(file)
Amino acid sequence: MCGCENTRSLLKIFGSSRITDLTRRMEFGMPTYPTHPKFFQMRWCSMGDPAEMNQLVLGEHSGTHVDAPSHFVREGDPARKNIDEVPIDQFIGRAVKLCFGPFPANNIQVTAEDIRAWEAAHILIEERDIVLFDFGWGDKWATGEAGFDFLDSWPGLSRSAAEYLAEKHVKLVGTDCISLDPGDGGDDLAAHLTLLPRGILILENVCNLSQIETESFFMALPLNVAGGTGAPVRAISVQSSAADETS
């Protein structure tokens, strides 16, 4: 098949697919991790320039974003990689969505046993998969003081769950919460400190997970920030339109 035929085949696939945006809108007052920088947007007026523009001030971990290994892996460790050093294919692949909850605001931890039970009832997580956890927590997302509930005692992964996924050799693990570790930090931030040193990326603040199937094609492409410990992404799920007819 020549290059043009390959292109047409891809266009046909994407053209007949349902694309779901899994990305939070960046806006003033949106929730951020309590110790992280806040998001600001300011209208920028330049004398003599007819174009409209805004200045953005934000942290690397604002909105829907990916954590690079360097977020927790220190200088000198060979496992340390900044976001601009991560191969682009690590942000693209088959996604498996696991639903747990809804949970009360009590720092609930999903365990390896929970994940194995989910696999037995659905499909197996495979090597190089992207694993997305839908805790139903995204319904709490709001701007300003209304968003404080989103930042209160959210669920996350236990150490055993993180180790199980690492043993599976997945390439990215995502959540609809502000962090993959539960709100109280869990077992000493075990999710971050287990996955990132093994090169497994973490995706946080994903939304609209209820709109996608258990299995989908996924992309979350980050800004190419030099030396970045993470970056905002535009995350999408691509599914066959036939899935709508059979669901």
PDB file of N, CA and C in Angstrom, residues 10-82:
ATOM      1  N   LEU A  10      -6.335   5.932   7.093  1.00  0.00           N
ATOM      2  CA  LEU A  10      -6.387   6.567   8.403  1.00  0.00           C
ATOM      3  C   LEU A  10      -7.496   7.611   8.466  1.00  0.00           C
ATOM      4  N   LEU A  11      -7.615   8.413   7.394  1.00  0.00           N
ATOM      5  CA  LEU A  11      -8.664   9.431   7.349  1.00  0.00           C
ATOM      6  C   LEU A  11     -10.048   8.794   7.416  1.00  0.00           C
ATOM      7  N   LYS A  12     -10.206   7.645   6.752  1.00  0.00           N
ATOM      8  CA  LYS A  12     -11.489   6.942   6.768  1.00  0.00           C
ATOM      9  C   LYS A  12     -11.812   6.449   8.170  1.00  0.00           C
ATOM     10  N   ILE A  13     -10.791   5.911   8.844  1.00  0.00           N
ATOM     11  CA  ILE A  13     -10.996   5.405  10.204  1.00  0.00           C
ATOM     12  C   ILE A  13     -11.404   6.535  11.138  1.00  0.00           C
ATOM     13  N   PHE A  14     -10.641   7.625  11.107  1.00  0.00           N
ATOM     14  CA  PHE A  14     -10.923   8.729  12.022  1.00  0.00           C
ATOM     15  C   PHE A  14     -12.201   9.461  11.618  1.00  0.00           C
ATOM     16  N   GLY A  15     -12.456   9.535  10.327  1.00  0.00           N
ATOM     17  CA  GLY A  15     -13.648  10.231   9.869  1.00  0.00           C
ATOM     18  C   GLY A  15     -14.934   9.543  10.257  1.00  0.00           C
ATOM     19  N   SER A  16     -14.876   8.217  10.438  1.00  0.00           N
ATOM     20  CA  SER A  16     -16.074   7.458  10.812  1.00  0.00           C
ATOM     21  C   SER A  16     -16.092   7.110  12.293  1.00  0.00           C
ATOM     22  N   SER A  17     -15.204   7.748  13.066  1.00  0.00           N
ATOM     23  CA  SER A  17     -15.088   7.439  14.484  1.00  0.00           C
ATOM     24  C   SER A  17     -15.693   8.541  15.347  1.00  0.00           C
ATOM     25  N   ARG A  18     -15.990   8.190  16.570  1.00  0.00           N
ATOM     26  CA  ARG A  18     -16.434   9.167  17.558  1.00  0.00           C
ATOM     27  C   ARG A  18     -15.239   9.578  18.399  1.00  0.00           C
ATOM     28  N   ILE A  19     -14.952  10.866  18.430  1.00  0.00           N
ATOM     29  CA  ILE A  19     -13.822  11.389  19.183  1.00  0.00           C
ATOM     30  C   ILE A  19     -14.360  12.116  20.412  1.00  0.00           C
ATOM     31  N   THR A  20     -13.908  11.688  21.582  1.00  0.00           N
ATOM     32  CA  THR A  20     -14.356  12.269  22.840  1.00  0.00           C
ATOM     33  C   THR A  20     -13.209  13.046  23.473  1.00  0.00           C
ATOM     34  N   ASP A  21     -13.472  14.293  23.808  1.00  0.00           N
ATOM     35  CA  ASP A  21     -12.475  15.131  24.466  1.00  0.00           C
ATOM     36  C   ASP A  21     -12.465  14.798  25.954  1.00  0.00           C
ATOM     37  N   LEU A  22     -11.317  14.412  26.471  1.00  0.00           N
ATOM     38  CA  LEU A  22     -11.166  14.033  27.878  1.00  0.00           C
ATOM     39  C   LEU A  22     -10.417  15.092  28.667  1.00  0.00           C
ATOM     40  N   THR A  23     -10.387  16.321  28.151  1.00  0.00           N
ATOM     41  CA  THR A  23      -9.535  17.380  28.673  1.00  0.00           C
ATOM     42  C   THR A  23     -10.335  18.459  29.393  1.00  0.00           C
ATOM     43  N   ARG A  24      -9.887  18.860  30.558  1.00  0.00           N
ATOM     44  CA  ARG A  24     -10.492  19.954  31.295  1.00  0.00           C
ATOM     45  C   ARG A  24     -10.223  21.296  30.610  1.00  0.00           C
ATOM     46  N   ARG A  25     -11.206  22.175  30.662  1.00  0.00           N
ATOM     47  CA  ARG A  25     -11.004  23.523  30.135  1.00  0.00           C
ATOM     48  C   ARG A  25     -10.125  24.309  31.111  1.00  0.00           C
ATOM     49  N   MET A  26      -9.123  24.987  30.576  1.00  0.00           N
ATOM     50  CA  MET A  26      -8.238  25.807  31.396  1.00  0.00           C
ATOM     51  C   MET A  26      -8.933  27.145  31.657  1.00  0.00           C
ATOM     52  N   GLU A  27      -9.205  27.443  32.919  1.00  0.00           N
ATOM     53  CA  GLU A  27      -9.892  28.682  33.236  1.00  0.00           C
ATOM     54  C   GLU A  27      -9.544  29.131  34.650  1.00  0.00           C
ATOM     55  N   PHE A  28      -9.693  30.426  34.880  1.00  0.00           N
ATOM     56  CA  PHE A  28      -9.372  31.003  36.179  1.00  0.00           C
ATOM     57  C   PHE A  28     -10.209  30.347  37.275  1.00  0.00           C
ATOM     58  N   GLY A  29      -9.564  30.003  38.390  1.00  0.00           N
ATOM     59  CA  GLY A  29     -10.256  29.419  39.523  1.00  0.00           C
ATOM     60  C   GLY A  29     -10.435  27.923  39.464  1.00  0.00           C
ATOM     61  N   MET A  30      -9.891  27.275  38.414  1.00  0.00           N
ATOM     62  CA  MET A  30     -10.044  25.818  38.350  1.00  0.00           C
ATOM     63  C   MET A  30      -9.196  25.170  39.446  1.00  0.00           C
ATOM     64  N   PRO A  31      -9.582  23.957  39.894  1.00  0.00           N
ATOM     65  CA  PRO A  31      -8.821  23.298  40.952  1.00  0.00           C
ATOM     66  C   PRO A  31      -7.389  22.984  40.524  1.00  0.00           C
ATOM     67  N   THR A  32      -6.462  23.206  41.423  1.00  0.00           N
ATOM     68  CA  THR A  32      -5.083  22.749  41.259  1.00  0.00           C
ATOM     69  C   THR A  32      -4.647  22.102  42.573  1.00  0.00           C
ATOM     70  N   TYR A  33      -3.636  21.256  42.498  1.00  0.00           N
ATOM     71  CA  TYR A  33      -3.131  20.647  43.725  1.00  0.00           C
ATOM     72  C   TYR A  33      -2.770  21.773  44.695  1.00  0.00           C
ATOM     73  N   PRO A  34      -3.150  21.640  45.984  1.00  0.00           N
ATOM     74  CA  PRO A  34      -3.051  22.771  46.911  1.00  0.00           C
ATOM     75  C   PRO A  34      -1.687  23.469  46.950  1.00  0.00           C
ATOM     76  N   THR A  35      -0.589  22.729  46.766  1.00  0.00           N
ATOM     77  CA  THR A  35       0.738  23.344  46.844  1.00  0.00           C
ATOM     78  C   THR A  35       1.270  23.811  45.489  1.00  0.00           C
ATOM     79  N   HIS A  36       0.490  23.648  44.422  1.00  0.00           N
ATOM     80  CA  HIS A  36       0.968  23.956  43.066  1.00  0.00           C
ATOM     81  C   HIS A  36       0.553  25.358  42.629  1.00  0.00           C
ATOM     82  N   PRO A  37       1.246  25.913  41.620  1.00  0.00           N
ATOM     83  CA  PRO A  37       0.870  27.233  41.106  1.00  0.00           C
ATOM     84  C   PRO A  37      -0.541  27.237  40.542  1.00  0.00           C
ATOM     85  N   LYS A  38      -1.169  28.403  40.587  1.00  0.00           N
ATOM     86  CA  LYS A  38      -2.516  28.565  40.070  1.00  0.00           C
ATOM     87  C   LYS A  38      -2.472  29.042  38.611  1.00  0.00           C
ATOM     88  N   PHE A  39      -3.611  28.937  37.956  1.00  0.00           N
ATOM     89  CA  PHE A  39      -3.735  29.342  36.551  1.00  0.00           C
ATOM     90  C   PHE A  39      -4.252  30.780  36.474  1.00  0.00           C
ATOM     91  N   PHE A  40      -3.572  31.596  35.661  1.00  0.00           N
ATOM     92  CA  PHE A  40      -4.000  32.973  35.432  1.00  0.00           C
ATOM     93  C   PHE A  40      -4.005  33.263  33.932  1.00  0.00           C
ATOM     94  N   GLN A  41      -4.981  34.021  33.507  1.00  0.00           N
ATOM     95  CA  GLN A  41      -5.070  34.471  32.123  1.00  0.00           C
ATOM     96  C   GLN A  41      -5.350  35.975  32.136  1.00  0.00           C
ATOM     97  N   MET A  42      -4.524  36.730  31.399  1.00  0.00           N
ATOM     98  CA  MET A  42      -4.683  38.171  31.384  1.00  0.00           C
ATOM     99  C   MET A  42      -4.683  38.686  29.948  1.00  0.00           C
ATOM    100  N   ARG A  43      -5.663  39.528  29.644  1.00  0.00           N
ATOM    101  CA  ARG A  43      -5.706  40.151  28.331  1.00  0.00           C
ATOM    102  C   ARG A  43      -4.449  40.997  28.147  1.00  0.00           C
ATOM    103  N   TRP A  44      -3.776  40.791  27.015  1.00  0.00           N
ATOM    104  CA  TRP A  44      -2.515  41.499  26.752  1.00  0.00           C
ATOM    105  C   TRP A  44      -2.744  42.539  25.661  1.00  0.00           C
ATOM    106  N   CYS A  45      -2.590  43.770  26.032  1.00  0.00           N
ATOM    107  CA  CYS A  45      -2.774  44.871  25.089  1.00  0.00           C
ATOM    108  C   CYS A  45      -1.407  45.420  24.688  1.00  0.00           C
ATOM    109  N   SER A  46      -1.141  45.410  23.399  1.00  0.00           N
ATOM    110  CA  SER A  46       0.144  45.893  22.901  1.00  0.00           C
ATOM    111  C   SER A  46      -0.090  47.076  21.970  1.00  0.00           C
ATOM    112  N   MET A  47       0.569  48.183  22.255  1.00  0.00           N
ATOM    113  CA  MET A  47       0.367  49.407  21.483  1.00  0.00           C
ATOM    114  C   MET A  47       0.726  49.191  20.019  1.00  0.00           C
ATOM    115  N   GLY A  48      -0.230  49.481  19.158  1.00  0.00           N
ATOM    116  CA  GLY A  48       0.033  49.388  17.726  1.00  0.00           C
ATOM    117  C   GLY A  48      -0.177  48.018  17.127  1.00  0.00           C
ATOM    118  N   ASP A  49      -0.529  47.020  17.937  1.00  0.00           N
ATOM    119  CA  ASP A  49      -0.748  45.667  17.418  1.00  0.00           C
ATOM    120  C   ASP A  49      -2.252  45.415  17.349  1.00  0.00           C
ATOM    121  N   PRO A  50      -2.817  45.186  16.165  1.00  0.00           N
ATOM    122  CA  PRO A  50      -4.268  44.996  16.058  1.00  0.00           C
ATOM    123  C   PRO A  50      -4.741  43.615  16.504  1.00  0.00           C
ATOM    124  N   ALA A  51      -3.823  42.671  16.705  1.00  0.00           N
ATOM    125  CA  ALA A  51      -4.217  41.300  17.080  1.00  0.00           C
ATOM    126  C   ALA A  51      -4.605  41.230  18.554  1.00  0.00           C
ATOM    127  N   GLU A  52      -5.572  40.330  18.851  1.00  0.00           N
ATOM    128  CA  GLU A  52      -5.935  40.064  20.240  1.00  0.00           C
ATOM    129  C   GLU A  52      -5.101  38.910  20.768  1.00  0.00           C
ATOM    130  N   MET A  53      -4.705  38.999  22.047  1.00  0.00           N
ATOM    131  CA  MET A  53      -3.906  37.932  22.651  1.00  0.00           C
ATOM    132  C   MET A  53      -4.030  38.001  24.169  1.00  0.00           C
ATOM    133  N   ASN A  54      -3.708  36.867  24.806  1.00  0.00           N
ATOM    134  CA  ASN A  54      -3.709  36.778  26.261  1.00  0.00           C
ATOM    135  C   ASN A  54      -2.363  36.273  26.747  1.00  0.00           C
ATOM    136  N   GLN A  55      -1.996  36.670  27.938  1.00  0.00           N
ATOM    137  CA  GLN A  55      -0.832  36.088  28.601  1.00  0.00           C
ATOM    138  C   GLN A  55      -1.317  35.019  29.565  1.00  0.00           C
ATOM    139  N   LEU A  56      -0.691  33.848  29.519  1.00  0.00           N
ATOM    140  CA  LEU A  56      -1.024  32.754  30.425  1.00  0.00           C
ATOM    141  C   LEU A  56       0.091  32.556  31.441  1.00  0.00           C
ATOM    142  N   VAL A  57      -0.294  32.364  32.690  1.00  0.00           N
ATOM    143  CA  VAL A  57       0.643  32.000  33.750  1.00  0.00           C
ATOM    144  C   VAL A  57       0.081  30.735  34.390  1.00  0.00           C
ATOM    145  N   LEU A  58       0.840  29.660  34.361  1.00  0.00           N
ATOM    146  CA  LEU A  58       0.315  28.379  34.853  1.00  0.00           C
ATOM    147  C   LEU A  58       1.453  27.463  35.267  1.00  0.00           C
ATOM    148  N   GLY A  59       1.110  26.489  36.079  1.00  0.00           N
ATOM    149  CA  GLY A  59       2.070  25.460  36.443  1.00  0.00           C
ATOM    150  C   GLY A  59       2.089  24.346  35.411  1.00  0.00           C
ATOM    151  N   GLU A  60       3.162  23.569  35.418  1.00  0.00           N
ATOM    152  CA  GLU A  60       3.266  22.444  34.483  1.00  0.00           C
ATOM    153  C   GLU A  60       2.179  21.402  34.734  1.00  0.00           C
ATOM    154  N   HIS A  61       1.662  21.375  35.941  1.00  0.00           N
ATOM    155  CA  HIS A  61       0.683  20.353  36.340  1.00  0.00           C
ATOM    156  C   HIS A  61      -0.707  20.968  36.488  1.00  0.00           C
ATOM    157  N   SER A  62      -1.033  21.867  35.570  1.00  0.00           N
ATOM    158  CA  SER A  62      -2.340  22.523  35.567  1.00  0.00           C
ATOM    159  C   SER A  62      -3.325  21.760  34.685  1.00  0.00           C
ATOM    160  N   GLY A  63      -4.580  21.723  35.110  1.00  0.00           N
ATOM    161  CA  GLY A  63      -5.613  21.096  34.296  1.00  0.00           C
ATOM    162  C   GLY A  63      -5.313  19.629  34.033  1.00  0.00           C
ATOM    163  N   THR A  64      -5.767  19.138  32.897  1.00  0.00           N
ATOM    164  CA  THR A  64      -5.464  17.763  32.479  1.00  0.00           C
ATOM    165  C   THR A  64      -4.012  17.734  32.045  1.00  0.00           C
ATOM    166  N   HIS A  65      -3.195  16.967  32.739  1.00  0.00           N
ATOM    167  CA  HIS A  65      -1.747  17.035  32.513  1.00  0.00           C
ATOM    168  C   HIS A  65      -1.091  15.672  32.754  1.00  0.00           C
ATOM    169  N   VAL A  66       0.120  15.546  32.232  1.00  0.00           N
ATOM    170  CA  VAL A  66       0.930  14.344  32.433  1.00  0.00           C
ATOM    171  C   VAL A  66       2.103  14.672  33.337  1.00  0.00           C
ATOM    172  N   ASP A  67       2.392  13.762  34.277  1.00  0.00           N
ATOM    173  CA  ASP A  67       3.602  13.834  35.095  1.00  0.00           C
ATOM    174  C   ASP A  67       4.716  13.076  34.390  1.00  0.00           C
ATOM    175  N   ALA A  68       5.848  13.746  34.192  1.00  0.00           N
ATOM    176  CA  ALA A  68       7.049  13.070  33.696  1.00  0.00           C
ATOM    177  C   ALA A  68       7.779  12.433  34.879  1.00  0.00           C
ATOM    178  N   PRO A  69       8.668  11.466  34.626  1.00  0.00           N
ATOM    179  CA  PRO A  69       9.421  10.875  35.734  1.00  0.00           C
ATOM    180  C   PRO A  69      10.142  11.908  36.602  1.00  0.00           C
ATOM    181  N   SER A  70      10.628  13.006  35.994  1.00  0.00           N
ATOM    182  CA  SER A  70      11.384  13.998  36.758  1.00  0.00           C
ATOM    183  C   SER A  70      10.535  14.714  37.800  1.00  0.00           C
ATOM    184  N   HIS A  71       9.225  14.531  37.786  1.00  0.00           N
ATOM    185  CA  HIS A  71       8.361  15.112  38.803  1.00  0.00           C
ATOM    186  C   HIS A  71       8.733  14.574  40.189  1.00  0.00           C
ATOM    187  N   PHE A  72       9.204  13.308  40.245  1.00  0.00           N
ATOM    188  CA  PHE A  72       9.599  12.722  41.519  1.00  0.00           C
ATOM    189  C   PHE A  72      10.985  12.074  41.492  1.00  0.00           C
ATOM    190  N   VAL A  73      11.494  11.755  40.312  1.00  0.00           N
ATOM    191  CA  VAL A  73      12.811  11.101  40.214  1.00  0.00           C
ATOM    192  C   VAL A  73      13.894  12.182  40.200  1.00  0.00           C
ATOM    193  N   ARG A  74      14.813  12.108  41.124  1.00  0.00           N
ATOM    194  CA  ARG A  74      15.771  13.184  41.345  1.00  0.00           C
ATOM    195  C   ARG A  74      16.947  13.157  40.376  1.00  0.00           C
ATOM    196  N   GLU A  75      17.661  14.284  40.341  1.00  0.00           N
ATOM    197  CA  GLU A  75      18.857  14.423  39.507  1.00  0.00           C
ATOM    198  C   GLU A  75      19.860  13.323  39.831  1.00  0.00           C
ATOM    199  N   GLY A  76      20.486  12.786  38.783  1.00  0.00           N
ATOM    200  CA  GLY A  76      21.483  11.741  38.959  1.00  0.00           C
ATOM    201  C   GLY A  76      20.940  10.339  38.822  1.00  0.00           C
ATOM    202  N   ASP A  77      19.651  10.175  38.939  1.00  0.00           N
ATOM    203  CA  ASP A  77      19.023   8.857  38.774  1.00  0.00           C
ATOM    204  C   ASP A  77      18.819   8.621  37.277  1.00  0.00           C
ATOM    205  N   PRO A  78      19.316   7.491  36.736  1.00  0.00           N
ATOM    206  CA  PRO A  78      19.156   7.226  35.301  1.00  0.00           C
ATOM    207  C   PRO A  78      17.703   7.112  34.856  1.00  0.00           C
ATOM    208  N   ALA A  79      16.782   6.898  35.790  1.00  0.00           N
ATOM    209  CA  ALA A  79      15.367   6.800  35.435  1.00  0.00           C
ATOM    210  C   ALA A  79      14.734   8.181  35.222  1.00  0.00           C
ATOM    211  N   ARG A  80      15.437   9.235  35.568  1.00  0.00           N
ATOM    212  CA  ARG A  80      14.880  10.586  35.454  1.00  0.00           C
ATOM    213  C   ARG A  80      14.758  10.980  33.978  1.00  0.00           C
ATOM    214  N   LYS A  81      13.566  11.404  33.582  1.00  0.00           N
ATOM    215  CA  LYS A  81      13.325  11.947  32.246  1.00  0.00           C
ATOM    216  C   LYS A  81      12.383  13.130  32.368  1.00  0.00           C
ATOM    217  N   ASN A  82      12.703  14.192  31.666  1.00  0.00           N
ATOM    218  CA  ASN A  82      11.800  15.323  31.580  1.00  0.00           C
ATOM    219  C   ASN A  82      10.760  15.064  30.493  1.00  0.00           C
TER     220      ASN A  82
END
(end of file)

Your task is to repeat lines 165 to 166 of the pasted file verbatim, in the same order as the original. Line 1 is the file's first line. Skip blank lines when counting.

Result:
ATOM    162  C   GLY A  63      -5.313  19.629  34.033  1.00  0.00           C
ATOM    163  N   THR A  64      -5.767  19.138  32.897  1.00  0.00           N